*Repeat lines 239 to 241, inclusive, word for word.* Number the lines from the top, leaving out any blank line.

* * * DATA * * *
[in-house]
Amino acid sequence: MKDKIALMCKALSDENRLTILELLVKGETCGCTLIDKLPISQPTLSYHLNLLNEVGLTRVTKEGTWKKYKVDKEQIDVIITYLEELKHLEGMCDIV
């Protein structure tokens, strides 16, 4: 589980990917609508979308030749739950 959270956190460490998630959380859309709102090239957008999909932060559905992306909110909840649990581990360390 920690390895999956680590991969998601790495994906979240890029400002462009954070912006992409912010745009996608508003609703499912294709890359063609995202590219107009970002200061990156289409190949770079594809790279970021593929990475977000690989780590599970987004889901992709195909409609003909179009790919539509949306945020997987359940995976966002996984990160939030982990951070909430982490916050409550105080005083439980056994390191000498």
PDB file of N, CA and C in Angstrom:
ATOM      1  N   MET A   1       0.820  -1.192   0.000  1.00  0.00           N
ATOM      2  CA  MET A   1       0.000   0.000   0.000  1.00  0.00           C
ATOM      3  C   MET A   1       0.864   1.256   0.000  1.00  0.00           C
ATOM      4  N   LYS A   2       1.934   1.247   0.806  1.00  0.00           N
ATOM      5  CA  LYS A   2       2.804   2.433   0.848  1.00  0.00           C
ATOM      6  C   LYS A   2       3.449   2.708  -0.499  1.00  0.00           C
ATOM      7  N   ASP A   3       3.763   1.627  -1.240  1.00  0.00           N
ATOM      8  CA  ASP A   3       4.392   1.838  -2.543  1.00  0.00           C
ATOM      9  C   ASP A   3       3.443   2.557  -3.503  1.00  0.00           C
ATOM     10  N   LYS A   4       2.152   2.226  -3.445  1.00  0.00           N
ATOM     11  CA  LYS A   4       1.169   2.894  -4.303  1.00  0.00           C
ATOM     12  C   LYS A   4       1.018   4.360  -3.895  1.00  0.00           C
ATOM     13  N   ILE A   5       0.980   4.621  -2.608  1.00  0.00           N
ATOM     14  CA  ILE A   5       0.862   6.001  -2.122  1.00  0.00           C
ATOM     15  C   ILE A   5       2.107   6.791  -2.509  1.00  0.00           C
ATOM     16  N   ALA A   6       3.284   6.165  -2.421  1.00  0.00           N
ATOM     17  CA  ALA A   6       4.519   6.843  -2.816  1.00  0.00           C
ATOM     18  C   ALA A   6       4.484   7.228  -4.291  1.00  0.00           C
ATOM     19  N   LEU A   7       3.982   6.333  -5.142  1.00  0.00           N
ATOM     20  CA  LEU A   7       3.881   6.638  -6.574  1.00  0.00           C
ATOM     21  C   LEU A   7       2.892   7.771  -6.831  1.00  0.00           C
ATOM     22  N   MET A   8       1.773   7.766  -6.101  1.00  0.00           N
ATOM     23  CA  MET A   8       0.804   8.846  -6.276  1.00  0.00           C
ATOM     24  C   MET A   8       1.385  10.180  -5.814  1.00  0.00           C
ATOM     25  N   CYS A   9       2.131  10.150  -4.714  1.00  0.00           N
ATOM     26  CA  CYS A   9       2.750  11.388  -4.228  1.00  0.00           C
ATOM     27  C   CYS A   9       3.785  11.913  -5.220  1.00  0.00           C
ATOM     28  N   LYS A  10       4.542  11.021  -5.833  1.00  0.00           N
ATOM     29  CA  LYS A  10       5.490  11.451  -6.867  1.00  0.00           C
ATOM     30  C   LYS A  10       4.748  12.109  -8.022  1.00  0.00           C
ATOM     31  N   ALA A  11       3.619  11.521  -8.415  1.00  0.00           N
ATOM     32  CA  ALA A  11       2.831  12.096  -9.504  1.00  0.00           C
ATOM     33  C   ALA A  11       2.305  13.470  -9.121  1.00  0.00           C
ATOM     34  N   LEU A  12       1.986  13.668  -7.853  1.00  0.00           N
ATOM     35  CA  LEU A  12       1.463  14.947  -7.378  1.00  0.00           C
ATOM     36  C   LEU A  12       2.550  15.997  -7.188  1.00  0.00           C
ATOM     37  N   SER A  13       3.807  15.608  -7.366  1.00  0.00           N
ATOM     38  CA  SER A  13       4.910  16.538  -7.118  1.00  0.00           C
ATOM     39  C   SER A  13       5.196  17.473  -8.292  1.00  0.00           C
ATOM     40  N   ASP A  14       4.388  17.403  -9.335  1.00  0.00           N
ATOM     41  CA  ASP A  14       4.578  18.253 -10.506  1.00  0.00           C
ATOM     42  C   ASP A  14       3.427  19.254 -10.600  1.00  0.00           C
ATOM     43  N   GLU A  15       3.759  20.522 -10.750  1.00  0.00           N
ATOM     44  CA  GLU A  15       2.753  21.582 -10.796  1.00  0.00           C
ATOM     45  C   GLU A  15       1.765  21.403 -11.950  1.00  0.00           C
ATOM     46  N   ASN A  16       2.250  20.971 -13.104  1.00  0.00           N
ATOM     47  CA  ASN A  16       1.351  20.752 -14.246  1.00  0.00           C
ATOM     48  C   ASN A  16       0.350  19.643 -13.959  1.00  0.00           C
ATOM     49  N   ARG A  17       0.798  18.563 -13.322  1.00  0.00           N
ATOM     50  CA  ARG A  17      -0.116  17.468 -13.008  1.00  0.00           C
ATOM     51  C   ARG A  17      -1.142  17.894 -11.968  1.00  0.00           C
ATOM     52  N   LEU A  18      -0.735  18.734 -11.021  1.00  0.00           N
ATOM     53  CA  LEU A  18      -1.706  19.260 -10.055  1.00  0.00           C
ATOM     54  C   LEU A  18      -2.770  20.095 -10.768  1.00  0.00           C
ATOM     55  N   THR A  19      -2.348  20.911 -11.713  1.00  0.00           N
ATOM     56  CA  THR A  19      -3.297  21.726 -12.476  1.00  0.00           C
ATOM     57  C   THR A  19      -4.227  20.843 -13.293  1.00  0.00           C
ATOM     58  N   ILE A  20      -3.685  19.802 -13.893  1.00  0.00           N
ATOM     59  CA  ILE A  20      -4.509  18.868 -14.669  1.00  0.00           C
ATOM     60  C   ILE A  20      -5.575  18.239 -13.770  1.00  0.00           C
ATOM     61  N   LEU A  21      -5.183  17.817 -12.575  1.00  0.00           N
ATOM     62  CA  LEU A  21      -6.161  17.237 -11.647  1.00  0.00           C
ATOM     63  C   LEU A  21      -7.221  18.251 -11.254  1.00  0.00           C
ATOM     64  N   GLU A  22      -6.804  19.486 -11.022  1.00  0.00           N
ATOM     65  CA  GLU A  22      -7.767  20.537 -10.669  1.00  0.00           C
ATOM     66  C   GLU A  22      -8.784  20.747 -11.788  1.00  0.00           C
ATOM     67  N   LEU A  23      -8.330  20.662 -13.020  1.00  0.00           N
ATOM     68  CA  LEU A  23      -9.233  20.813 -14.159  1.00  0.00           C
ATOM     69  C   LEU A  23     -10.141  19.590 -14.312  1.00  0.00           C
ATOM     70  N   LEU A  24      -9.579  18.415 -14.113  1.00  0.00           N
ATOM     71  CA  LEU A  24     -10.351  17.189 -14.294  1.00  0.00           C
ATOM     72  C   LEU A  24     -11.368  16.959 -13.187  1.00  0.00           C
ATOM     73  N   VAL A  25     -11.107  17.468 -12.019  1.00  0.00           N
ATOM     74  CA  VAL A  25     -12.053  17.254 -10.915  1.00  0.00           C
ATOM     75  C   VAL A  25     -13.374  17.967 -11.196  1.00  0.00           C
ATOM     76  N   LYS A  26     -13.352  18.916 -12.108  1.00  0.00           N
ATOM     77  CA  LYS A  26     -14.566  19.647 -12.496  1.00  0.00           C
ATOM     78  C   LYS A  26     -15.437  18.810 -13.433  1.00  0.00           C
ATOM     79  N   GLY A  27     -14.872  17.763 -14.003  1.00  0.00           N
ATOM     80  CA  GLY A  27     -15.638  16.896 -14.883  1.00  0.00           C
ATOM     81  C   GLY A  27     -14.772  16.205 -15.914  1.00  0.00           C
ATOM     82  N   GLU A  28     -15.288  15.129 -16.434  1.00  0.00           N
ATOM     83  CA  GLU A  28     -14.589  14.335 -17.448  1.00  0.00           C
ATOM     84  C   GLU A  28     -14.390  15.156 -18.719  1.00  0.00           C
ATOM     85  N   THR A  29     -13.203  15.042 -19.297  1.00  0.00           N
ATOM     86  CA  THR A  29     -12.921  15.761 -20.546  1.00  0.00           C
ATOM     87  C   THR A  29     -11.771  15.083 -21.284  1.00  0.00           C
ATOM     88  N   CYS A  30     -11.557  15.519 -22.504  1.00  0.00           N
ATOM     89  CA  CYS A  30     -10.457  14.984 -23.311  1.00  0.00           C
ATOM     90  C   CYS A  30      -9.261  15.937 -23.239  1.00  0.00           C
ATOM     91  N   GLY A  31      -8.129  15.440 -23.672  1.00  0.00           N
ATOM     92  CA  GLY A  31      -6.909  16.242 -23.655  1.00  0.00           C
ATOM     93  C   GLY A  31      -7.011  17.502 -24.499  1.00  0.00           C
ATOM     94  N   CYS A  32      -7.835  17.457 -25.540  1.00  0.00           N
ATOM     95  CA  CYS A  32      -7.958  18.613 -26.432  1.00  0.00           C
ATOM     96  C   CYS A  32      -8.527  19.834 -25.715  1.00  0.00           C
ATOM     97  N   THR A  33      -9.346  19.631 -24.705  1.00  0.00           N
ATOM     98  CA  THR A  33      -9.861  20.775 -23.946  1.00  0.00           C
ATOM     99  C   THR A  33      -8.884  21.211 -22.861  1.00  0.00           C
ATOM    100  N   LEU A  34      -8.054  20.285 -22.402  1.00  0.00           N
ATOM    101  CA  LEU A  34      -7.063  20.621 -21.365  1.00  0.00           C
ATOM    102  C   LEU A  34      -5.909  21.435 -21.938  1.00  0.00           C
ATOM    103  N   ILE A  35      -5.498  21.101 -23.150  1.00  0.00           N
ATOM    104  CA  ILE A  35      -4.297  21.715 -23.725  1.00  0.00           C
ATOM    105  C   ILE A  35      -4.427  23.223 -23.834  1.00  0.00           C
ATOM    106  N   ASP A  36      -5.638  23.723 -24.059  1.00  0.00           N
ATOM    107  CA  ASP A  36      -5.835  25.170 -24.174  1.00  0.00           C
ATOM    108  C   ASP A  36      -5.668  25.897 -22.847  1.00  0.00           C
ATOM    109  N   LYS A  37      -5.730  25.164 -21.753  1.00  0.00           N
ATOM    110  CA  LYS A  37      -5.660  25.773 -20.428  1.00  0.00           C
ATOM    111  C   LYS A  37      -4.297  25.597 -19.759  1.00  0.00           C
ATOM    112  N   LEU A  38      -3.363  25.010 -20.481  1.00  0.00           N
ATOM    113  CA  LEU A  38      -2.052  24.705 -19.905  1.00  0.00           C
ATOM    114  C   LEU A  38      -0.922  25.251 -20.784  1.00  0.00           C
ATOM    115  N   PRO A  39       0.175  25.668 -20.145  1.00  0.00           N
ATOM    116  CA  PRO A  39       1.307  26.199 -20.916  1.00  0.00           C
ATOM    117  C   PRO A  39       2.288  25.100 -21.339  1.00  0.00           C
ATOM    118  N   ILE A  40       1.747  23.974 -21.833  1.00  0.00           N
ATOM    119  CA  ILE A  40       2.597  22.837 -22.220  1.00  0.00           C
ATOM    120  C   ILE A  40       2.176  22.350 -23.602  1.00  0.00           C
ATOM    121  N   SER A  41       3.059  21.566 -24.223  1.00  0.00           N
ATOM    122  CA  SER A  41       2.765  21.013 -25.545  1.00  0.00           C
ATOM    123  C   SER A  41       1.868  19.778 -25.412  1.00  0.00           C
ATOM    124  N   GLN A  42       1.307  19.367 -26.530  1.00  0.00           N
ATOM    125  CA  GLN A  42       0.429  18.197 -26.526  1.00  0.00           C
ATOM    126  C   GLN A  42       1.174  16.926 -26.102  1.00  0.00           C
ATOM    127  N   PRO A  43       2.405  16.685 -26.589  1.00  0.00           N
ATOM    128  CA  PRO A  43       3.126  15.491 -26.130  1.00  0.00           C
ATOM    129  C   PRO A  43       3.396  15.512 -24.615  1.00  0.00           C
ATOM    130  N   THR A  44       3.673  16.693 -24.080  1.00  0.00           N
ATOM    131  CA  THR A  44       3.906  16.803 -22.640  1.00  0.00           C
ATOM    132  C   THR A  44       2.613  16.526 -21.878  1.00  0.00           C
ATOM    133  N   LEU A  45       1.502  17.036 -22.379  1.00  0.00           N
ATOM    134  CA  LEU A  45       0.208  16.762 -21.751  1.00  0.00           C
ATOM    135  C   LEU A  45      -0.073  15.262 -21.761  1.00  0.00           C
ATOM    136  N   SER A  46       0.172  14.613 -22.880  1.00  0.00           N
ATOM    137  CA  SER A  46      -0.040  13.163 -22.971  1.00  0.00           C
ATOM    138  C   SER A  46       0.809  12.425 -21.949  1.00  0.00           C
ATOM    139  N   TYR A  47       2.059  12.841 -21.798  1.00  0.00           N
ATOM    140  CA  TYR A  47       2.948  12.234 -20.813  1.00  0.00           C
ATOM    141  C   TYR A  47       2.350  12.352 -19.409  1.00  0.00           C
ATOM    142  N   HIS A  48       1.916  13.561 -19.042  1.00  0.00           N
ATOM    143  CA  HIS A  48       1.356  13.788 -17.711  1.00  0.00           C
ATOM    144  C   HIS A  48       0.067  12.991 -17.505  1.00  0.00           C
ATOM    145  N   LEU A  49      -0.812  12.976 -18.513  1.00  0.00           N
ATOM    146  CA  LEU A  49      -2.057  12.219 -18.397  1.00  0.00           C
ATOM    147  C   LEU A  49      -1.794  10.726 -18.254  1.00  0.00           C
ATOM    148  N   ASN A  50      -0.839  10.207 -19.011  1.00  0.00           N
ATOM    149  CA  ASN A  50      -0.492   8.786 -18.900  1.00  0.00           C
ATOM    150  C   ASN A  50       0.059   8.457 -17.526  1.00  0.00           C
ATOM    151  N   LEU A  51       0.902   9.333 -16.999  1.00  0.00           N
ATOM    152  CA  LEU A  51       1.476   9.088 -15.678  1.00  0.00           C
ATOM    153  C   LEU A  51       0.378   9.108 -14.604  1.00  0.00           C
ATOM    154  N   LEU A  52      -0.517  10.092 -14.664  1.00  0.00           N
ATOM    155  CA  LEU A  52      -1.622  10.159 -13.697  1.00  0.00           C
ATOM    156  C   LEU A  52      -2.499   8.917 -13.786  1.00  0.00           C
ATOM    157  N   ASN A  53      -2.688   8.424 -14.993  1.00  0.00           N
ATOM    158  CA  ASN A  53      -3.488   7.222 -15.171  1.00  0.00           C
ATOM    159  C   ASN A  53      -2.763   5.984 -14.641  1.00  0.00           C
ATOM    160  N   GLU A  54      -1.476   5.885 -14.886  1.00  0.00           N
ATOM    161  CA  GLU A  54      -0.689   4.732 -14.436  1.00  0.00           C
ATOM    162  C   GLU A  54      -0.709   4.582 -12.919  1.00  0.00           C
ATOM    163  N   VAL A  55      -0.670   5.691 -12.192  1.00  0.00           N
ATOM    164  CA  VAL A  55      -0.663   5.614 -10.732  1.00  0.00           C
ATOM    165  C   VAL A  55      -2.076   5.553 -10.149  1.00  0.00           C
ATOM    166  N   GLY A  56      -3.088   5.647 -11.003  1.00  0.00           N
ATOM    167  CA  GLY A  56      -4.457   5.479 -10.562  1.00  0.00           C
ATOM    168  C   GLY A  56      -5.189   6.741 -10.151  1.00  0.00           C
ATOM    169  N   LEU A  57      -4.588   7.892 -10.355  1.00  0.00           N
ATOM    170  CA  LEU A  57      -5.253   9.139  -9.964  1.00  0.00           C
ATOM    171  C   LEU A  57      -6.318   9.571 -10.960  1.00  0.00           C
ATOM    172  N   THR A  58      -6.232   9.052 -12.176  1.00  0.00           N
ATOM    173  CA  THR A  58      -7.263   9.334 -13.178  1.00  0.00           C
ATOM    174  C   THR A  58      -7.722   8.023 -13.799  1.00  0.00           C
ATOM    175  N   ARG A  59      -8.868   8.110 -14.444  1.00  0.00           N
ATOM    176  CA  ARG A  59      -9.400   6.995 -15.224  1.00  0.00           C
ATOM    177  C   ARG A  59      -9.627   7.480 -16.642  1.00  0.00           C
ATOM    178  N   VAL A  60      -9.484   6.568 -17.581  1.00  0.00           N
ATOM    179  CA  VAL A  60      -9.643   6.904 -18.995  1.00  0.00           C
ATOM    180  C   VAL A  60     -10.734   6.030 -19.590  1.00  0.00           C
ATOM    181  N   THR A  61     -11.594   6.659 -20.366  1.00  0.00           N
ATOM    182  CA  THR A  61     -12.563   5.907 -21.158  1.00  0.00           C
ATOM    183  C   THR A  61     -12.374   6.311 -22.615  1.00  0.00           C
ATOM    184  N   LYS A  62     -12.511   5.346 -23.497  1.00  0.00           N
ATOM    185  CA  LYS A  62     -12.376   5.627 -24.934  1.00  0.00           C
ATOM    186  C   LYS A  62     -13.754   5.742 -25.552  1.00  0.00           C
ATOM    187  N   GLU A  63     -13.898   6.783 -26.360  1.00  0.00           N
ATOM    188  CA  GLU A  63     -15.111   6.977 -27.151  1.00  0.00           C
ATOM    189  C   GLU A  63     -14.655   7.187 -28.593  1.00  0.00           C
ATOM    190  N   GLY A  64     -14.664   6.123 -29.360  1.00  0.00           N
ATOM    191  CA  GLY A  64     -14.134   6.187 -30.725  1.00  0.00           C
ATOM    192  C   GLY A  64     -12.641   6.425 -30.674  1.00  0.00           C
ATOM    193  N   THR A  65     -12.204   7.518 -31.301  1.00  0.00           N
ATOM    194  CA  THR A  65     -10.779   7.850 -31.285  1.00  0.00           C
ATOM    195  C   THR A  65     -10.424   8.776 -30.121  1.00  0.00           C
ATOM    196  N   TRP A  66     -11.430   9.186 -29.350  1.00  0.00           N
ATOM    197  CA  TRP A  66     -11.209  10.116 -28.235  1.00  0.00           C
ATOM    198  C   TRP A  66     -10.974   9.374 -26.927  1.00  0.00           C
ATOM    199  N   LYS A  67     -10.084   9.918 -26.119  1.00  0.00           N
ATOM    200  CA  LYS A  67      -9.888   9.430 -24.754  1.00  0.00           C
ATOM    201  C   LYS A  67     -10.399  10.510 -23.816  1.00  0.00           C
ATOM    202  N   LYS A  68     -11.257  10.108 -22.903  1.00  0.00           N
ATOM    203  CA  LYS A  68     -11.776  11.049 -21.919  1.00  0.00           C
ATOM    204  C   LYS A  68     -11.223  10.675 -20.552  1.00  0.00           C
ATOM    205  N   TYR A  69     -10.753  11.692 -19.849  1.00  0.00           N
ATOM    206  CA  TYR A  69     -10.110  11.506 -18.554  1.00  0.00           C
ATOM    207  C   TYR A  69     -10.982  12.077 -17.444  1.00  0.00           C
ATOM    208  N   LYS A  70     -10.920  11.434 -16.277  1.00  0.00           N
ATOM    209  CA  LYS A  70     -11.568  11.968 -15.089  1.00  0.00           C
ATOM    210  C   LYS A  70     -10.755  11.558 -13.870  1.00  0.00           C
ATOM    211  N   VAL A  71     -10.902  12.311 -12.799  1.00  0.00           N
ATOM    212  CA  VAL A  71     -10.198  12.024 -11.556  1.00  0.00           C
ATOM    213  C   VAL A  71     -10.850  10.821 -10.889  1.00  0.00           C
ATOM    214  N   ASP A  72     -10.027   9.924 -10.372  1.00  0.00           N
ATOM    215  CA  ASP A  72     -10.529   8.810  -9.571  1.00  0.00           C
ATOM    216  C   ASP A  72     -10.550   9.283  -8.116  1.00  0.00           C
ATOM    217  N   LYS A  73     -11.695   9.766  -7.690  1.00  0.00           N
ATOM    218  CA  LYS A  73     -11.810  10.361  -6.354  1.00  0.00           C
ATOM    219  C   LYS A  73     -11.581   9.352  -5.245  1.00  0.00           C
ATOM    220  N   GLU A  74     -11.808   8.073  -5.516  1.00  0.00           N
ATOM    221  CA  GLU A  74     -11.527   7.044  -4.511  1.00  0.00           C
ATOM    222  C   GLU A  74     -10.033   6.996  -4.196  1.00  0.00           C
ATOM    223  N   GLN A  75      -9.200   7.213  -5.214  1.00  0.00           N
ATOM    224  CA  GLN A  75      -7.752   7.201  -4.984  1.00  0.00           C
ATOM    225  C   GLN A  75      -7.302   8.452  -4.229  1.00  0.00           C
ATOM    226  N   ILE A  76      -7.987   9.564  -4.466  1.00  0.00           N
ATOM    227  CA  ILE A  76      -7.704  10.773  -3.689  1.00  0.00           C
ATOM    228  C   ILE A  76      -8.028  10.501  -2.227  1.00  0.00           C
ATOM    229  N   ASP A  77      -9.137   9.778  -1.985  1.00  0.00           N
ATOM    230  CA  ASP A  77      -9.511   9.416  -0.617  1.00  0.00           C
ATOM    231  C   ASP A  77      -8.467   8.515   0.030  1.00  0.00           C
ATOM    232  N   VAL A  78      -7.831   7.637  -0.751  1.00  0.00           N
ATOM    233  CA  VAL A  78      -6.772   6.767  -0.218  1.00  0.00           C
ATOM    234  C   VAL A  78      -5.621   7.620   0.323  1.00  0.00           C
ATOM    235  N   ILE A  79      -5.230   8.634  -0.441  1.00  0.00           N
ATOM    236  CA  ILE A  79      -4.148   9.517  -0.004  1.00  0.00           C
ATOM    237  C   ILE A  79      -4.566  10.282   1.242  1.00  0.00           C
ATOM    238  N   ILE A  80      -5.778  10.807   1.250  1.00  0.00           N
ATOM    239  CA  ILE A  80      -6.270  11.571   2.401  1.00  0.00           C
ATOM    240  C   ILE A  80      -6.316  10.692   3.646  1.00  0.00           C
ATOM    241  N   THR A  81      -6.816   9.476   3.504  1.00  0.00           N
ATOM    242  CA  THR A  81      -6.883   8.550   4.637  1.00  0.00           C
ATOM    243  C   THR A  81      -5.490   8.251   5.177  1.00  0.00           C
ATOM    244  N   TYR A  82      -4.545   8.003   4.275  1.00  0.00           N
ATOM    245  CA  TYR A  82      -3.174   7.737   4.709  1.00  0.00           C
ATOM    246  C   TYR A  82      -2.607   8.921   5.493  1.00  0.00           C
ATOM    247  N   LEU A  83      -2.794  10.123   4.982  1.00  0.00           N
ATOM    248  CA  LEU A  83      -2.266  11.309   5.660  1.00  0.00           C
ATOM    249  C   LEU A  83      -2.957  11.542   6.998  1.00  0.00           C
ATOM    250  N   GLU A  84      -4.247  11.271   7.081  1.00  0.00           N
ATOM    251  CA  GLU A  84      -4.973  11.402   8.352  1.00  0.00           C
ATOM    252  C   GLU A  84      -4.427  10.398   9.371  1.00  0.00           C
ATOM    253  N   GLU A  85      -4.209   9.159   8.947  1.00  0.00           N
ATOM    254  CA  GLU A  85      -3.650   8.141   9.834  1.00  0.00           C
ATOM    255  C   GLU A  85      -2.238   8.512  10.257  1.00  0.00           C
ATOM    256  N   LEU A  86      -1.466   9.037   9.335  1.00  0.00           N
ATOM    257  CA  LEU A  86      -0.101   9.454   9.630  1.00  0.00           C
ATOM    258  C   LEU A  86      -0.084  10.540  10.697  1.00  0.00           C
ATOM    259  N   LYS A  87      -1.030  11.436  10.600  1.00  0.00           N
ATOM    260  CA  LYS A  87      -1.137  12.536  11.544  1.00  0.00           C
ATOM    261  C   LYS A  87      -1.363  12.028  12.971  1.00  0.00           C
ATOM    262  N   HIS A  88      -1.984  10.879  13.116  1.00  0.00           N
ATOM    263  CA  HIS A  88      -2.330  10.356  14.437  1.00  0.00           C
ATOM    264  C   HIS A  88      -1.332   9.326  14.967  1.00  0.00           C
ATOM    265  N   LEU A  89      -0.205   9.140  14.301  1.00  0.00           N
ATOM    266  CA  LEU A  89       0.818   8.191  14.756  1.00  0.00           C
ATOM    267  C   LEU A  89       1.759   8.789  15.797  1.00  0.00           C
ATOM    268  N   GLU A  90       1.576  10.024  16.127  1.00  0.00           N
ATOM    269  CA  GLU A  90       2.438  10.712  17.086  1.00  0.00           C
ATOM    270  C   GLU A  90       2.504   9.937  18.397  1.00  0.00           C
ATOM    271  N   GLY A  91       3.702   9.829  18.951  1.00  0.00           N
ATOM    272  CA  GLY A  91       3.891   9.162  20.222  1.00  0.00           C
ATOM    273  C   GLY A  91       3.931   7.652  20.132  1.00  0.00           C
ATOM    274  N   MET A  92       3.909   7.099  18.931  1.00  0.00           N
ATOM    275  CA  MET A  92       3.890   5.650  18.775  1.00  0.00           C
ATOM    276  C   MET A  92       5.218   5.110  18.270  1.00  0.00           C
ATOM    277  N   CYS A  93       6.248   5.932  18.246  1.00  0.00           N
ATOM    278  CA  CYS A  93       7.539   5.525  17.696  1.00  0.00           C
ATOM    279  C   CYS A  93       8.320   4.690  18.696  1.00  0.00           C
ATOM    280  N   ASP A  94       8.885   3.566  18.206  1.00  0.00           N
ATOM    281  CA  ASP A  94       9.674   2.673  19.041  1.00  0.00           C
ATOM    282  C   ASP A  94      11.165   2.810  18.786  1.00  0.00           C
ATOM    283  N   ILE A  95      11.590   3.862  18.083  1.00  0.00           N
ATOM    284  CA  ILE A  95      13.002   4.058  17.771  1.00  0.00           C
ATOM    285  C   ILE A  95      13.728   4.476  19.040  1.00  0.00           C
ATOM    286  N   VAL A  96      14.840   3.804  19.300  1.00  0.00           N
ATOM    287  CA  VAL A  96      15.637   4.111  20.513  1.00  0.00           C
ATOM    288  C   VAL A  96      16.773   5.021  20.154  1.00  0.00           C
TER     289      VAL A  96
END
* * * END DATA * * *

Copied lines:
ATOM    235  N   ILE A  79      -5.230   8.634  -0.441  1.00  0.00           N
ATOM    236  CA  ILE A  79      -4.148   9.517  -0.004  1.00  0.00           C
ATOM    237  C   ILE A  79      -4.566  10.282   1.242  1.00  0.00           C